Therefore, the aim of the present study was to assess the potential influential factors on the RAE in alpine ski racing and in this context the influences of 1) the level of physical performance, 2) the anthropometric parameters (body mass and height) and 3) biological maturation. Additionally, a comparison group of non-athletes of the same age and region should be included in order to be able to investigate, whether the potential influential factors are generally valid, or are applicable only to alpine ski racers.
Participants and design
Elite youth ski racers of Austrian ski boarding schools and pupils of secondary modern schools and grammar schools (aged 10–13 years) from the same regions (comparison group of non-athletes) participated in this study. Pupils of the comparison group did not attend a skiing-specific secondary modern school; hence, they were not elite youth ski racers and represented an average population group of 10- to 13-year-old youths. In total, 695 Austrian pupils (328 males, 367 females) were examined: 282 ski racers (155 males, 127 females); the comparison group consisted of 413 pupils (173 males, 240 females). All participants were tested once between May and November, 2014.
Parents and participants were informed of the study aims, requirements and risks before providing written informed consent. The study was performed according to the Declaration of Helsinki. The study was approved by the Institutional Review Board of the Department of Sport Science of the University of Innsbruck and the Board for Ethical Questions in Science of the University of Innsbruck (Nr.: 2/2014).
Measurements and Procedures
The birth dates were collected and all the participants were categorized into four relative age quarters according to their month of birth. Since the cut-off date for grouping the various competition categories in alpine skiing is the 1st of January, the birth months were split into quarters to calculate relative age as follows: quarter one (Q1) included the months January to March; quarter 2 (Q2), the months April to June; quarter three (Q3), the months July to September; and quarter four (Q4), the months October to December. The relative age quarter distribution of the comparison group of non-athletes was used as expected distribution for the analyses concerning the existence of a RAE within the youth ski racers (separated for gender), because Wattie et al. , for example, demand that the actual population distributions need to be used for comparison distributions.
The following anthropometric characteristics were assessed: body height (0.1 cm, Seca Portable Stadiometer, Hamburg, Germany), sitting height (0.1 cm, Seca Portable Stadiometer, Hamburg Germany; sitting height table) and body mass (0.1 kg, Seca, Hamburg, Germany) according to previously described procedures .
Estimation of biological maturation of each participant was calculated using the non-invasive method based on the anthropometric measurements mentioned above, the calculation of leg length as the difference between body height and sitting height, and actual chronological age at the time of measurement as proposed by Mirwald et al. . These parameters were used to predict maturity offset (MO) as the time before or after peak height velocity (PHV), which was calculated separately for boys and girls using the prediction equations of Mirwald et al. . The predicted age at PHV (APHV) was calculated as the difference between chronological age (CA) and MO.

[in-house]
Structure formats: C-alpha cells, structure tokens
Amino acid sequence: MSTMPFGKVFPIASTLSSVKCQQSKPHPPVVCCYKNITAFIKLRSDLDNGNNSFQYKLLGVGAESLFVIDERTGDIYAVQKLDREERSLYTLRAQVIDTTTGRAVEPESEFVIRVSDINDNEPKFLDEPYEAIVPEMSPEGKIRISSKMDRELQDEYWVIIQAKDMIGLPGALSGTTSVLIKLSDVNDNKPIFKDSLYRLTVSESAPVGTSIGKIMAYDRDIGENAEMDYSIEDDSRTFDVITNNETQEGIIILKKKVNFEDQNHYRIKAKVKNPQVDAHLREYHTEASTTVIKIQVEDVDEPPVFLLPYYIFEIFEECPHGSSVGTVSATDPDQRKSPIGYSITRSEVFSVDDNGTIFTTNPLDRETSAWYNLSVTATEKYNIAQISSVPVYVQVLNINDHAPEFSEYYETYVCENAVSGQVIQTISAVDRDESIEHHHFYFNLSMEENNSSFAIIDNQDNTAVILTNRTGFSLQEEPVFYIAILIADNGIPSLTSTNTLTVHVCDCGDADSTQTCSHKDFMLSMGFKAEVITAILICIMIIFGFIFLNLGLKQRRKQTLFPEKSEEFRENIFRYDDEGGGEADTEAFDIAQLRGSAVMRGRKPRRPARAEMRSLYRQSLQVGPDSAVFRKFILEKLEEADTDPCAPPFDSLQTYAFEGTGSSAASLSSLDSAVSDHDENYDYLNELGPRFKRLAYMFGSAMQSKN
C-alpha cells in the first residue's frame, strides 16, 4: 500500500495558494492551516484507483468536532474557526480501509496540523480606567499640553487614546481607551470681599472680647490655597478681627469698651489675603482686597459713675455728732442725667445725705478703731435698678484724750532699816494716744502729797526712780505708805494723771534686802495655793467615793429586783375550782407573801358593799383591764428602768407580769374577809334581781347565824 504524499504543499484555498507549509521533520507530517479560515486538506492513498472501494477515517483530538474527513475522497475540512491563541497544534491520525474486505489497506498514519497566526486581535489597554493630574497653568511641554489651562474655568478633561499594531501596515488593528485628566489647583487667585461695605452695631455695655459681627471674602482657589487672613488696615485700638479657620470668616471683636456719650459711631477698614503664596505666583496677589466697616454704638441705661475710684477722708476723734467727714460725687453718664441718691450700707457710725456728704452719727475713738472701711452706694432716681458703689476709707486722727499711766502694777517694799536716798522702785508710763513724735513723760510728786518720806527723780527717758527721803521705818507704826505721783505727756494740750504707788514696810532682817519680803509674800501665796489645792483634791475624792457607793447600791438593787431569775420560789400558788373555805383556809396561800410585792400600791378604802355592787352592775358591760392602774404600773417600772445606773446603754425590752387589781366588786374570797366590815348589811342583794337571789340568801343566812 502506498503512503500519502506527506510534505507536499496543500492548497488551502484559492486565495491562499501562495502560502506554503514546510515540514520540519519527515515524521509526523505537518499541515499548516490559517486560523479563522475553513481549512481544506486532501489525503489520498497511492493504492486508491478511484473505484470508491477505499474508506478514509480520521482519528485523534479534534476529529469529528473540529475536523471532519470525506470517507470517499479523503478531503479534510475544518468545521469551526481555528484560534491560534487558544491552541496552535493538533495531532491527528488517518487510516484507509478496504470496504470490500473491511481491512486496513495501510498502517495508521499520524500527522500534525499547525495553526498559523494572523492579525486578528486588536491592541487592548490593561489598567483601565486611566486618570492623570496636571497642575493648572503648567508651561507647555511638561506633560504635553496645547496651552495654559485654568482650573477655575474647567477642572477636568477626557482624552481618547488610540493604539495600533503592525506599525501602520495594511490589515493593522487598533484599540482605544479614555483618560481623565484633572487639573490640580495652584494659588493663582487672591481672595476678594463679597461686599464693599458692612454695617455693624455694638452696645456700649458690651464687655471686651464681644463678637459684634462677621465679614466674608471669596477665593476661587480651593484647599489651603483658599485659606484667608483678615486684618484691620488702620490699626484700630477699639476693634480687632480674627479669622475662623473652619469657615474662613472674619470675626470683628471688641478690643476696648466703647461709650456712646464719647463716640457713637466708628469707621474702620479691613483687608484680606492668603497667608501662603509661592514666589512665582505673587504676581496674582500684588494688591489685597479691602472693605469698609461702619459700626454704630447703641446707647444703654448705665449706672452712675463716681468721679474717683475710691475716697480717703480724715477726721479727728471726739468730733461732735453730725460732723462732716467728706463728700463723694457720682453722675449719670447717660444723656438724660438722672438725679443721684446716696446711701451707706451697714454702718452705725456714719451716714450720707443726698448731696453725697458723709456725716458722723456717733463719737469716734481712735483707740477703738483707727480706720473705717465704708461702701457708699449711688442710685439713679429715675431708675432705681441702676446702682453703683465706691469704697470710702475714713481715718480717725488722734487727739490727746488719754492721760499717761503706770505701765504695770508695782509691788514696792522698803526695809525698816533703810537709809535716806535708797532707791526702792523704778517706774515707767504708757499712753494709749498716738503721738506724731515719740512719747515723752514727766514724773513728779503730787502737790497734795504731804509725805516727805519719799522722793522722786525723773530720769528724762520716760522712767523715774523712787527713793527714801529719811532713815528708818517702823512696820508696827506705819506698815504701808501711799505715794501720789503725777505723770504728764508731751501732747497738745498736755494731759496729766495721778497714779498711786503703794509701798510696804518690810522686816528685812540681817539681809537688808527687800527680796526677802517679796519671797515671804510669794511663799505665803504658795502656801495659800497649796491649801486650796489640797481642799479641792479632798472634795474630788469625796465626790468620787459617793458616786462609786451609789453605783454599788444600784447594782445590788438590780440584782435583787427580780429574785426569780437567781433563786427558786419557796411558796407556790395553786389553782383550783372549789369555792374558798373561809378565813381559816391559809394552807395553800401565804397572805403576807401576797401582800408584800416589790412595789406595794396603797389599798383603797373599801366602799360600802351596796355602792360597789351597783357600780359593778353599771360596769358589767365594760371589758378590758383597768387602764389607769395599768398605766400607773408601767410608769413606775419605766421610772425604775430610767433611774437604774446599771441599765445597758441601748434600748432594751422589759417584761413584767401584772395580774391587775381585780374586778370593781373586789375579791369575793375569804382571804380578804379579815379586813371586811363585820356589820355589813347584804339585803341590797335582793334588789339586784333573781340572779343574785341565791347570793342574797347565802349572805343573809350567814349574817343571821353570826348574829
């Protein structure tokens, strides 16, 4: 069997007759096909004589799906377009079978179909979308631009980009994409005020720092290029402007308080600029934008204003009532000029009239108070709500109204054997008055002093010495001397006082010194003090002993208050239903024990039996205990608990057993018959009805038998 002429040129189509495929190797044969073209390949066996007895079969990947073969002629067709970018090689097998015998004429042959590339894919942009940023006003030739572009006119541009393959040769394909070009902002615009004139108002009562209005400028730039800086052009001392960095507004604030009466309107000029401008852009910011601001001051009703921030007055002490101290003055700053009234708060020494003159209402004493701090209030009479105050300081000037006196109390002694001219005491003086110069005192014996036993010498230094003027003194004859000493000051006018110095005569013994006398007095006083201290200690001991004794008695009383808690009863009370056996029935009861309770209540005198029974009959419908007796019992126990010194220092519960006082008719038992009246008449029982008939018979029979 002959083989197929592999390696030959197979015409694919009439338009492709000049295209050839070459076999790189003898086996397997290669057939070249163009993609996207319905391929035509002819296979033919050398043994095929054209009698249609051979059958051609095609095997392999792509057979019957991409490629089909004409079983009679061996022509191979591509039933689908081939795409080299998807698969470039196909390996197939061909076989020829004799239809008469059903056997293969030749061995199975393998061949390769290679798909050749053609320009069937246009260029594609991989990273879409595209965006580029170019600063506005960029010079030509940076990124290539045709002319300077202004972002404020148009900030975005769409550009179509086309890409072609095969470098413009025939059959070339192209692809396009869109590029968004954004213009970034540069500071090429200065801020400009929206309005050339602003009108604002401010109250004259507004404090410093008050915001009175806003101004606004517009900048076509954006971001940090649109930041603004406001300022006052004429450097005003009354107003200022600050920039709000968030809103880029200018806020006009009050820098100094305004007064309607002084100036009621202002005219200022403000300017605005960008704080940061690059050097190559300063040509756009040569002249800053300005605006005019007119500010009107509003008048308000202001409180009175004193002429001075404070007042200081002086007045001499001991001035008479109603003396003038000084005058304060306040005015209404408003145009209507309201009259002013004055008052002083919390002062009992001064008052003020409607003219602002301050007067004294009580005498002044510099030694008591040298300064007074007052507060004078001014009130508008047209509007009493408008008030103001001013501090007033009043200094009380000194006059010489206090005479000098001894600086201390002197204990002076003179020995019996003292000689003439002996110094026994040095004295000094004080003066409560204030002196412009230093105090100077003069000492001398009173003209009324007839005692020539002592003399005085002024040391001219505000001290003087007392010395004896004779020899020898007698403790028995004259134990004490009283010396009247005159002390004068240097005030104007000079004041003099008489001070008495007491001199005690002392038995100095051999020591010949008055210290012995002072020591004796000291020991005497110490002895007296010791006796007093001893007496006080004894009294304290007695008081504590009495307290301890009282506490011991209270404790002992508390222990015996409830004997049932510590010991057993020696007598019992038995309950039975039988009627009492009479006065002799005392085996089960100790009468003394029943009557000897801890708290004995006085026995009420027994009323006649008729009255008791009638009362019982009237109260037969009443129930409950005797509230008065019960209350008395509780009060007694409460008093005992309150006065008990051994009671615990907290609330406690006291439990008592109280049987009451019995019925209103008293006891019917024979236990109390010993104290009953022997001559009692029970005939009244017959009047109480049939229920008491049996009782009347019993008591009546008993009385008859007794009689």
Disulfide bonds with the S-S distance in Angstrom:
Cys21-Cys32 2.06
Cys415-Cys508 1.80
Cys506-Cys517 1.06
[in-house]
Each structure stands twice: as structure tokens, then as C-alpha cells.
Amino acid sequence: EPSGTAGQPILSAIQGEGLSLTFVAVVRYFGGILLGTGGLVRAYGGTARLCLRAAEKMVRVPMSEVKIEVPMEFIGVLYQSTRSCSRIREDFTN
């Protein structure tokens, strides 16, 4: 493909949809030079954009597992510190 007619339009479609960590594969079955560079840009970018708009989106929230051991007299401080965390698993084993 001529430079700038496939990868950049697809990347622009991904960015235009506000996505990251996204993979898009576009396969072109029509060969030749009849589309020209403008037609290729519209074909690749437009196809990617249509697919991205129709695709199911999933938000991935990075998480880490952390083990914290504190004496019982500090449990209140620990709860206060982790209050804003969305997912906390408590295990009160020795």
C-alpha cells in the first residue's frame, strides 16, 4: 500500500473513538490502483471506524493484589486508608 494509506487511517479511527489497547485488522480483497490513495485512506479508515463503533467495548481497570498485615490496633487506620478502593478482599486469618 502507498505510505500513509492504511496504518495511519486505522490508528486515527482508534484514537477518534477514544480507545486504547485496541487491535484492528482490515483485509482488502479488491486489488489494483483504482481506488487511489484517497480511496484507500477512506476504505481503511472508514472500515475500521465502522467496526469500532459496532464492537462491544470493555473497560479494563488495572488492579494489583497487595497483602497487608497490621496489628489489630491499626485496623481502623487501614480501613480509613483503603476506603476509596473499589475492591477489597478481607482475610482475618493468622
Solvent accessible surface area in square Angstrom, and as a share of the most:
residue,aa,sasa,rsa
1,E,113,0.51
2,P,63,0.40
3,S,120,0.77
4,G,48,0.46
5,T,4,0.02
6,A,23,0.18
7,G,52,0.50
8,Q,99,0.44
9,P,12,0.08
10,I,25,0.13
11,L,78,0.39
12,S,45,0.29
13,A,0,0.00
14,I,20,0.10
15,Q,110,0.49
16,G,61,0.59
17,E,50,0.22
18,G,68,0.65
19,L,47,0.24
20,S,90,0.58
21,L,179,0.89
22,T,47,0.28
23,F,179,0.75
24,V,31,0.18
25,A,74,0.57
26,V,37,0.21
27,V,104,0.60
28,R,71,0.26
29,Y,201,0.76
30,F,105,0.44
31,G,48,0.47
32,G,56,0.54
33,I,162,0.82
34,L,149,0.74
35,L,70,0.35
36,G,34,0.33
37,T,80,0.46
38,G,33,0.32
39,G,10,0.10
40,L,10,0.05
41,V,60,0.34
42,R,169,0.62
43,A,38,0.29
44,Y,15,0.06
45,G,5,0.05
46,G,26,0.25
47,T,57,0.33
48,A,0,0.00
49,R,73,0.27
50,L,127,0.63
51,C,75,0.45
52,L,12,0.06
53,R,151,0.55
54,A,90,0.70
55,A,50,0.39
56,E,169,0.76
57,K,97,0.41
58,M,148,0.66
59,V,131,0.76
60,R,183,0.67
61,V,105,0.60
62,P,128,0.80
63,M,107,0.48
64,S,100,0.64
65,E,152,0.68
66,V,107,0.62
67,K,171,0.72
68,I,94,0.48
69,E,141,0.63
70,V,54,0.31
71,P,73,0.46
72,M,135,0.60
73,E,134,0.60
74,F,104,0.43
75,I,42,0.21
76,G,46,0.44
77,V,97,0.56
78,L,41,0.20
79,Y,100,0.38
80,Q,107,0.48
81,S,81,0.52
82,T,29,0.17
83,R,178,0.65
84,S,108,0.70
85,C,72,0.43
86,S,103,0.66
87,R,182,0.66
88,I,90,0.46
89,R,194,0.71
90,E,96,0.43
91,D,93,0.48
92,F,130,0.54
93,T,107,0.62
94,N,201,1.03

After a 15-minute standardized warm-up period, the participants completed a test battery of six physical performance tests (Table 1), as described by Raschner et al. [35,36]. All participants had experience in the performance tests. For this analysis, a smaller sample size of 139 pupils (77 males, 62 females) was utilized, with 53 ski racers (31 males, 22 females), and 86 pupils from the comparison group (46 males, 40 females) participating in the physical performance tests. All other measurements were completed using the whole sample of 695 pupils.
To assess the differences between the relative age quarter distribution of the ski racers (observed distribution) and that of the comparison group (expected distribution, nearly equal distribution with approximately 25% born in each quarter), chi2-tests (χ2) were used for the total sample and for samples separated by gender. The effect size ω for the chi2-tests was calculated, as proposed by Wattie et al. . Odds ratios (ORs) and 95% confidence intervals (95% CI) were calculated for relative age quartile distribution for the total sample and according to gender, as proposed by Cobley et al. .
Due to the fact that the participants’ ages ranged from 10 to 13 years, a z-transformation (calculated separately by birth year and gender) of the data of the physical performance tests and the anthropometric parameters was performed and the z-values were considered in the analyses (both genders included together because of the separately calculated z-values), in order to guarantee the comparability (according to previous studies ). The predicted APHV was directly used for analyses (separated for gender; without z-transformation), since it is independent from the actual chronological age of the individual.
The normal distribution of all parameters was tested using the Kolmogorov-Smirnov-Test. For evaluating differences in the single parameters (physical performance tests, anthropometric parameters, biological maturation) between ski racers and comparison group (separated for gender), Student’s T-Test or Mann-Whitney-U-Tests were used. For assessing the influence of the level of physical performance, the anthropometric parameters and the biological maturation on the RAE, univariate analyses of variance, and for non-normal distributed variables, parameter-free univariate analyses of variance (Kruskal-Wallis-H-Tests) were used (dependent variable: tested fitness ability, anthropometric parameters, biological maturation; independent variable: relative age quarter). The variance homogeneity was tested using the Levene-Test and for post-hoc-tests, those of Scheffé were used.